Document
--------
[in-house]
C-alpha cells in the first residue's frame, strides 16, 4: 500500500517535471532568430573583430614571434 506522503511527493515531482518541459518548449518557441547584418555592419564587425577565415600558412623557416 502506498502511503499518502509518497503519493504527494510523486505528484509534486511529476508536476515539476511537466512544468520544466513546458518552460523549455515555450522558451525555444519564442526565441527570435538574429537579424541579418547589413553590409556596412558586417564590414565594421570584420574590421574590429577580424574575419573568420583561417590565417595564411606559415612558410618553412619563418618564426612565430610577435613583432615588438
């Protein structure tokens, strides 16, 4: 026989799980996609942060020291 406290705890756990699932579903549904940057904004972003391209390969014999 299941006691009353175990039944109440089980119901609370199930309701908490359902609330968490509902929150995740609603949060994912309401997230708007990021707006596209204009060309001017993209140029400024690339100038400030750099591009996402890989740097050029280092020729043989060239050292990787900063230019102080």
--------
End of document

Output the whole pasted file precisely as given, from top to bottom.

[in-house]
C-alpha cells in the first residue's frame, strides 16, 4: 500500500517535471532568430573583430614571434 506522503511527493515531482518541459518548449518557441547584418555592419564587425577565415600558412623557416 502506498502511503499518502509518497503519493504527494510523486505528484509534486511529476508536476515539476511537466512544468520544466513546458518552460523549455515555450522558451525555444519564442526565441527570435538574429537579424541579418547589413553590409556596412558586417564590414565594421570584420574590421574590429577580424574575419573568420583561417590565417595564411606559415612558410618553412619563418618564426612565430610577435613583432615588438
């Protein structure tokens, strides 16, 4: 026989799980996609942060020291 406290705890756990699932579903549904940057904004972003391209390969014999 299941006691009353175990039944109440089980119901609370199930309701908490359902609330968490509902929150995740609603949060994912309401997230708007990021707006596209204009060309001017993209140029400024690339100038400030750099591009996402890989740097050029280092020729043989060239050292990787900063230019102080």